Keywords:Hayabusa, MASCOT, Ryugu
JAXA’s Hayabusa 2 asteroid sample return mission has been launched to asteroid (162173) Ryugu on Dec 3rd, 2014. It is scheduled to arrive at Ryugu in July 2018, and return samples to Earth in 2020. The German Aerospace Center (DLR) developed the lander MASCOT in partnership with CNES (France) (1). Ryugu has been classified as a Cg-type asteroid (2,3), believed to be a primitive, probably volatile-rich remnant from the early solar system. Its visible geometric albedo is 0.07±0.01, its diameter 0.87±0.03 km (4). The thermal inertia indicates a cm-sized, gravel-dominated regolith surface layer (4,5). Ryugu rotates with a period of 7.63±0.01h. Spectral observations suggest iron-bearing phyllosilicates (2) on parts of the surface, suggesting compositional heterogeneity. MASCOT will enable in-situ mapping of the asteroid’s geomorphology, the intimate surface, texture and composition of the regolith (dust, soil and rocks), and its thermal, mechanical, and magnetic properties in order to provide ground truth for the orbiter remote measurements, support the selection of sampling sites, and provide context information for the returned samples (1,6). MASCOT comprises a payload of four scientific instruments: a camera, a radiometer, a magnetometer, and a NIR hyperspectral microscope (1,6,7,8,9). Characterizing the properties of asteroid regolith in-situ will deliver important ground truth for the interpretation of telescopic and orbital observations as well as providing context for the collected samples. Furthermore, the regolith response to MASCOT impact and bouncing will greatly improve our understanding of granular material dynamics in the low-gravity environment of an asteroid. MASCOT will descend and land on the asteroid and will change its position by hopping (1). The scientific objectives for MASCOT are to investigate: the geological context of the surface; the global magnetization and any local magnetization at the landing positions; the mineralogical composition and physical properties of the surface and near-surface material including minerals, organics and the detection of possible, near–surface ices; the surface temperature over the entire expected temperature range for a full day-night cycle; the regolith emissivity and thermal inertia; the local morphology and in-situ regolith structure and texture including particle size distribution; the correlation of the in situ analysis with the remotely sensed global data. MASCOT will also provide documentation and context of the samples by qualifying its generic value and processed/pristine state and thus support the laboratory analyses by indicating potential alteration during sampling, cruise, atmospheric entry and impact phases.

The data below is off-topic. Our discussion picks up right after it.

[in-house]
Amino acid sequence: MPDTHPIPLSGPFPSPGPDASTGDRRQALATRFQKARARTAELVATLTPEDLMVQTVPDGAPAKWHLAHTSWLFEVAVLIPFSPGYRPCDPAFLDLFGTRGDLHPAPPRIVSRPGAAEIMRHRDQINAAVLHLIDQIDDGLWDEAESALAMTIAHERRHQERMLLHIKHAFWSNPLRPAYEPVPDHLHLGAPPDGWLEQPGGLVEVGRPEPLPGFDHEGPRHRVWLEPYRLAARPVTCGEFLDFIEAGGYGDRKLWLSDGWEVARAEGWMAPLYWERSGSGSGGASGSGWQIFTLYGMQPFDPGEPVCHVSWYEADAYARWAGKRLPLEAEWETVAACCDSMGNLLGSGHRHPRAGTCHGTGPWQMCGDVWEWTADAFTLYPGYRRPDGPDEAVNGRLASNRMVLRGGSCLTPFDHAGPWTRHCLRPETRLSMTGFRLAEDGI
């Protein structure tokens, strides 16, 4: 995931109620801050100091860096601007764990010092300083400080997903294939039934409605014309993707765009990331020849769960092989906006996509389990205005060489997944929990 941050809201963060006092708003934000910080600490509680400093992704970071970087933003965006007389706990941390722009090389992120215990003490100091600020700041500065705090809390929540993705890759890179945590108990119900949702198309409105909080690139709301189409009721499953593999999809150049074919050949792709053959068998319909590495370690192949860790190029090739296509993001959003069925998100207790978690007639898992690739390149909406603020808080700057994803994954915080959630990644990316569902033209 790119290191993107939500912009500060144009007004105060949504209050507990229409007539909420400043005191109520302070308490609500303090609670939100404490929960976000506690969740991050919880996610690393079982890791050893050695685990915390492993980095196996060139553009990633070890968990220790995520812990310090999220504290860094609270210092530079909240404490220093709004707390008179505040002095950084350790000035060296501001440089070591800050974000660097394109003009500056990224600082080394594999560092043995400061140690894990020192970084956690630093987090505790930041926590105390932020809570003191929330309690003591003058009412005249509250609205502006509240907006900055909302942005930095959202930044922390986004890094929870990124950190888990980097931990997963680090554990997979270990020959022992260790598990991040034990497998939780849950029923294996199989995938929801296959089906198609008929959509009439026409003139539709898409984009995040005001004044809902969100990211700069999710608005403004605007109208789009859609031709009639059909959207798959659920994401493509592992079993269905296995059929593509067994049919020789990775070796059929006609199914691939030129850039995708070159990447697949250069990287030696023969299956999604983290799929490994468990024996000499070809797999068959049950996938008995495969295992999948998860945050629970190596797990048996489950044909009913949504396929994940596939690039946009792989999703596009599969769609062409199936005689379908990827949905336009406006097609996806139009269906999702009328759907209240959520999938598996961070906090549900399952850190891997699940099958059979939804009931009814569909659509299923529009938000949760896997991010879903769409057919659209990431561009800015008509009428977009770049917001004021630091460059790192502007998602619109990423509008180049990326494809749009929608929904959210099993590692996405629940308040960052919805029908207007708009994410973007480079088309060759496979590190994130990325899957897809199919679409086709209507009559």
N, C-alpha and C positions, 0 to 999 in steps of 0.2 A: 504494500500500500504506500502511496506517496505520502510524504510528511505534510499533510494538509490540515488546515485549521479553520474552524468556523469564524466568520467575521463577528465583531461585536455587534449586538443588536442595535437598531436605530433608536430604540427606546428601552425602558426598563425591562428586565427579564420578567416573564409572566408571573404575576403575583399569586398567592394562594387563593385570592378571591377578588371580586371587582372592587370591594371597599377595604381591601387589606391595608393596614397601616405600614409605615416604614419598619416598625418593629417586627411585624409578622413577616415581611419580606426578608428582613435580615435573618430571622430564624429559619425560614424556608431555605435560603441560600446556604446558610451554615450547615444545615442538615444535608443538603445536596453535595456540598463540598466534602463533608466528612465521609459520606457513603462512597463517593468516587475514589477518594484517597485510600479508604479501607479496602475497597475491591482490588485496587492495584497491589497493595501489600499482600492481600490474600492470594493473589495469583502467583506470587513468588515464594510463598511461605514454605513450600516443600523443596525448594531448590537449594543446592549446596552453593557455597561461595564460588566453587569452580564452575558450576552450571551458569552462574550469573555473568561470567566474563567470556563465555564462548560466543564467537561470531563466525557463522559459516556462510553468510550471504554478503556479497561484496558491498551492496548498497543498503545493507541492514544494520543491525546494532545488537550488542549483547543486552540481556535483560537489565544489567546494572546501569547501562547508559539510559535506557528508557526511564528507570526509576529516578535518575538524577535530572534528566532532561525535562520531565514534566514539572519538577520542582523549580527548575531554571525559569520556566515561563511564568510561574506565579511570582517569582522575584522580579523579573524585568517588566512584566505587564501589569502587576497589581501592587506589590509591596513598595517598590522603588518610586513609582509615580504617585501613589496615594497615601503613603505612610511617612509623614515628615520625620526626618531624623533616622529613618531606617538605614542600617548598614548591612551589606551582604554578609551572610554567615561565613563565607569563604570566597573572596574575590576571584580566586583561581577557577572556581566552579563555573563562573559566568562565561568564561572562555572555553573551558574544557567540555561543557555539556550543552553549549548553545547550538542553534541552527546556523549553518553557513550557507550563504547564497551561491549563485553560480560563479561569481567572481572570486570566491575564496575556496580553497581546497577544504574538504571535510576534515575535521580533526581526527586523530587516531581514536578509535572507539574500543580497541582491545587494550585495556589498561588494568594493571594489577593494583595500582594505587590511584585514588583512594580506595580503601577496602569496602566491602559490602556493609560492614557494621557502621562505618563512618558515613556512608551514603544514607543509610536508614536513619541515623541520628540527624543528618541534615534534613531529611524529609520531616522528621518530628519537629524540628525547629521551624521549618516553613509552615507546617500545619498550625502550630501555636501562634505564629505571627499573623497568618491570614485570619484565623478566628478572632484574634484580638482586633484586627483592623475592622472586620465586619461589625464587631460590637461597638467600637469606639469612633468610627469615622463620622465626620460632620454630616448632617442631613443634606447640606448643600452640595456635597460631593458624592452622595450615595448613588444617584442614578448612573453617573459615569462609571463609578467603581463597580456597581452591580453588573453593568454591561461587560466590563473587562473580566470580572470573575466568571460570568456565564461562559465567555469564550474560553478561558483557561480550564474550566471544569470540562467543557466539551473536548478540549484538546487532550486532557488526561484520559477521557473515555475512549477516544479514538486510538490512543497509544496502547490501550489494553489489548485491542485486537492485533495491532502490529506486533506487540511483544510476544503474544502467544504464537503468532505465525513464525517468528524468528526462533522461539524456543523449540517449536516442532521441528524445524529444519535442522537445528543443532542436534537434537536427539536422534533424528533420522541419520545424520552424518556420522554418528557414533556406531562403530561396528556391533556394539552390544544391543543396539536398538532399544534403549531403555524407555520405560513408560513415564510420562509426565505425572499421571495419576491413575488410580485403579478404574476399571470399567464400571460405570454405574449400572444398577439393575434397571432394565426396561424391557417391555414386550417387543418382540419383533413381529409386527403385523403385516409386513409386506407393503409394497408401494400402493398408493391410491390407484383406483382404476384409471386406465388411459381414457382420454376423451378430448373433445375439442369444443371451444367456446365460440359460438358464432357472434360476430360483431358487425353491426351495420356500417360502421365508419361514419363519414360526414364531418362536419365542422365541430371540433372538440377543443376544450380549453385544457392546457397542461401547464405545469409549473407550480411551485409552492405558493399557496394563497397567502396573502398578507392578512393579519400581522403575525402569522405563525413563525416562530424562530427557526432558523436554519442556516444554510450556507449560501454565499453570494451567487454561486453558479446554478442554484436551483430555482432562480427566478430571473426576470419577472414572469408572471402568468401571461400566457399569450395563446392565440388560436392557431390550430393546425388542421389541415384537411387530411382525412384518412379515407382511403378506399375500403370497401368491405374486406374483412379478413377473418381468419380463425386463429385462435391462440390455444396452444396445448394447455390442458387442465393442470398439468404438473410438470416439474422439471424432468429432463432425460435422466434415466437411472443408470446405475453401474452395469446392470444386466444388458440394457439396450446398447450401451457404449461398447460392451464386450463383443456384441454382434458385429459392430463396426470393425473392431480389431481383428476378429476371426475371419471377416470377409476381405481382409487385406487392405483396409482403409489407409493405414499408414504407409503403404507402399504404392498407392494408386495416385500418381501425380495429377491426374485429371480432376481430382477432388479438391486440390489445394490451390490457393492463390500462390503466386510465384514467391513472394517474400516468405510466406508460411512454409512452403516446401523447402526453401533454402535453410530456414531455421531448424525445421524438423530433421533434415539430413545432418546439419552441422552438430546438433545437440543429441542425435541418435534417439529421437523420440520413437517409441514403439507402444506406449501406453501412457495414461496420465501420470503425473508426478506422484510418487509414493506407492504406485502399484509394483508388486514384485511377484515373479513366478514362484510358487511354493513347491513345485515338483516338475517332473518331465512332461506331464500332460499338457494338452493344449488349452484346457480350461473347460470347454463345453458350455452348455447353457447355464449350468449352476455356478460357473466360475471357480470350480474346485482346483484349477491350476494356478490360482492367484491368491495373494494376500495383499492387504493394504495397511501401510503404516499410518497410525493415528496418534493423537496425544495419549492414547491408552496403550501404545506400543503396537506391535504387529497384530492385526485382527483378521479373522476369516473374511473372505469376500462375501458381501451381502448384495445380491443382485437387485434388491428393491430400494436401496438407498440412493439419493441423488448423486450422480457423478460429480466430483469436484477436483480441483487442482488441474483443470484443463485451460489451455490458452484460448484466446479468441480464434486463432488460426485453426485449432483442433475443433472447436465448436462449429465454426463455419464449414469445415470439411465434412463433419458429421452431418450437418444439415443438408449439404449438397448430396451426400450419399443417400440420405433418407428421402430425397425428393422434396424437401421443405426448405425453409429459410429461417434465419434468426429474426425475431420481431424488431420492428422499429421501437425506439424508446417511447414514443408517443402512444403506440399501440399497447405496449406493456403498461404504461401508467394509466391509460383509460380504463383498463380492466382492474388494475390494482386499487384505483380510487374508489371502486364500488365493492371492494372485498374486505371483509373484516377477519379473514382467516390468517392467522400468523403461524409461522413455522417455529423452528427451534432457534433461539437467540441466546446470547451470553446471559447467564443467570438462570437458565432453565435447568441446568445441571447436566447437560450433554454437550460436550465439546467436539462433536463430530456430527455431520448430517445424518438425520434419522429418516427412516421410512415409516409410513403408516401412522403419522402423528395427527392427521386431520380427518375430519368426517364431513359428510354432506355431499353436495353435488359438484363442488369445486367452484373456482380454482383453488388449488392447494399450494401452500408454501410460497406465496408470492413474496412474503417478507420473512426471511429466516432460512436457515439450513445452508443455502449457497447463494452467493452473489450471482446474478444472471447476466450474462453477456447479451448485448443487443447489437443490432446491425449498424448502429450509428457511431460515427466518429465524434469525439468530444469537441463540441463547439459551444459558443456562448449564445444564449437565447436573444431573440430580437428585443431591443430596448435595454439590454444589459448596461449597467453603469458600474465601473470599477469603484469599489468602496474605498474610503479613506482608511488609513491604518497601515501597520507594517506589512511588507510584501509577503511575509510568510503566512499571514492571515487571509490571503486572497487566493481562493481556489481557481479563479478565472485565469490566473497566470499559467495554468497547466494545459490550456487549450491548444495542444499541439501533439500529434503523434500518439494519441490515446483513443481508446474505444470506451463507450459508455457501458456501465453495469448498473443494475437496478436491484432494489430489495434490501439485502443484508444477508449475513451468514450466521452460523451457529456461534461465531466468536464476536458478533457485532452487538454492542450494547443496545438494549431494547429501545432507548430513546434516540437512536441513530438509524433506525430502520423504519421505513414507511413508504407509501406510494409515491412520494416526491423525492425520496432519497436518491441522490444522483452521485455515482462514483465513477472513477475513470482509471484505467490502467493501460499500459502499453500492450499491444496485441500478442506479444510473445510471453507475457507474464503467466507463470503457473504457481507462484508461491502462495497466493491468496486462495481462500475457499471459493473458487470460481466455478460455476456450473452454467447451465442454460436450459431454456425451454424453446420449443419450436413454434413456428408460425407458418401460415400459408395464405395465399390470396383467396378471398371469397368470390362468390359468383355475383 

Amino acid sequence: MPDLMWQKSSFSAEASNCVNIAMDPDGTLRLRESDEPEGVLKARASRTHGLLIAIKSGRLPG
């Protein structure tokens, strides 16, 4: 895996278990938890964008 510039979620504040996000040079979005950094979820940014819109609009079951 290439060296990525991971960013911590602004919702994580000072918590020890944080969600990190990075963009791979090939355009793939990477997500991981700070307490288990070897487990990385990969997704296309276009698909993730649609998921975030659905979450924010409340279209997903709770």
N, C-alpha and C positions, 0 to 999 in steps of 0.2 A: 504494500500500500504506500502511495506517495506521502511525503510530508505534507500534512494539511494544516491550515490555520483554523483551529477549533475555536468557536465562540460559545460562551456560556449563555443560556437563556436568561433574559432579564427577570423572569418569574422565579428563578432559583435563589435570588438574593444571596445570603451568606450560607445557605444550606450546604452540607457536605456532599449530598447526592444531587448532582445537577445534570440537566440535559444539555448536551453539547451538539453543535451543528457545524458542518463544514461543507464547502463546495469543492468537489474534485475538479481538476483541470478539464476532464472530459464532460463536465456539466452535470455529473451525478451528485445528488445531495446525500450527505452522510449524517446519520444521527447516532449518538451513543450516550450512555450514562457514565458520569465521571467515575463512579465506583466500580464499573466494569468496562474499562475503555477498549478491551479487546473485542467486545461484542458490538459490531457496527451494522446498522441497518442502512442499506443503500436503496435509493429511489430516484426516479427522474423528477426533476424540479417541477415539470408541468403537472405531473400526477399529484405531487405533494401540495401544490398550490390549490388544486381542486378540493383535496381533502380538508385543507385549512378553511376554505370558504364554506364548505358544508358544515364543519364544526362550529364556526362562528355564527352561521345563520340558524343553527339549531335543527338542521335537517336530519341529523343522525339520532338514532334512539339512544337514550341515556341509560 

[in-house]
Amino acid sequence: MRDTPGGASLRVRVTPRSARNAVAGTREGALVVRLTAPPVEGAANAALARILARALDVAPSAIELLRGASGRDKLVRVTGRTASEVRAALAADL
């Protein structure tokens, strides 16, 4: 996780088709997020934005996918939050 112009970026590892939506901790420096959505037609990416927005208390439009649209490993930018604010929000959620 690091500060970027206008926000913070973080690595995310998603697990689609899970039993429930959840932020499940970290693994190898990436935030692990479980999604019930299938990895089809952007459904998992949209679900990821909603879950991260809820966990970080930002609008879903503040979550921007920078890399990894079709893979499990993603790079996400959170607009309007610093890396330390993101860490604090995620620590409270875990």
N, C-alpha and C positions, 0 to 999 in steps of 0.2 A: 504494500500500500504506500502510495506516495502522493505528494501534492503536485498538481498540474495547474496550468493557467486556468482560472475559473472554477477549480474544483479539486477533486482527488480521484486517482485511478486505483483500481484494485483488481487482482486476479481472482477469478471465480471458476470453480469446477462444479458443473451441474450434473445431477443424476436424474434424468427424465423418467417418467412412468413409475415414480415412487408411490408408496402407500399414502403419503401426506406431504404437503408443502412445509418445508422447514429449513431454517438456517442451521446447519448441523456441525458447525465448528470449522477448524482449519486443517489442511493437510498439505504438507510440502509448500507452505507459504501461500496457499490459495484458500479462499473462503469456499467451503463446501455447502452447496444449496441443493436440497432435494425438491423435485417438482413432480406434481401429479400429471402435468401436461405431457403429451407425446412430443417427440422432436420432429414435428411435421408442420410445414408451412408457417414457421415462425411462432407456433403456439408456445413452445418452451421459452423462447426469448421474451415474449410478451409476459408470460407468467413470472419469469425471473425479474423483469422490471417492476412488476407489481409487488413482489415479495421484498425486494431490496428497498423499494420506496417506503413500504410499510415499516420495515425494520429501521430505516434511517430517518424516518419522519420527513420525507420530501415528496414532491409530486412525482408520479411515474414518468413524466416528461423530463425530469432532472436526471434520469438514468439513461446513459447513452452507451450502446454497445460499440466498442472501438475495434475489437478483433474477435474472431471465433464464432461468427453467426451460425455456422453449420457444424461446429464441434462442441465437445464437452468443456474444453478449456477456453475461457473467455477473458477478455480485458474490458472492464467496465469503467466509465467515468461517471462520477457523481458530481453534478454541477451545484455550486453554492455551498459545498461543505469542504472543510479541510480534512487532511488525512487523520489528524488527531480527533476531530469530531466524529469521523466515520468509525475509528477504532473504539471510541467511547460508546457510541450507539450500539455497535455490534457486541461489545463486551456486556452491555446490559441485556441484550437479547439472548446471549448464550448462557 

(1) Ho, T.-M. et al., SSR, DOI 10.1007/s11214-016-0251-6; (2) Vilas, F., Astro. J. 1101-1105, 2008; (3) Bus, S.J., Binzel, R.P. Icarus 158, 2002; (4) Hasegawa, T.G., et al., Astron. Soc. Japan 60, 2008; (5) T.G. Mueller, T.G., et al., doi 10.1051/0004-6361/201015599, 2011. (6) Jaumann, R., et al., SSR, DOI 10.1007/s11214-016-0263-2, 2016; (7) Herčík, D., et al. Space Sci Rev (2016). doi:10.1007/s11214-016-0236-5. (8) Grott, M., et al. Space Sci Rev (2016), doi:10.1007/s11214-016-0272-1; (9) Bibring et al. Space Sci Rev (2016). doi 10.1007/s11214-017-0335-y.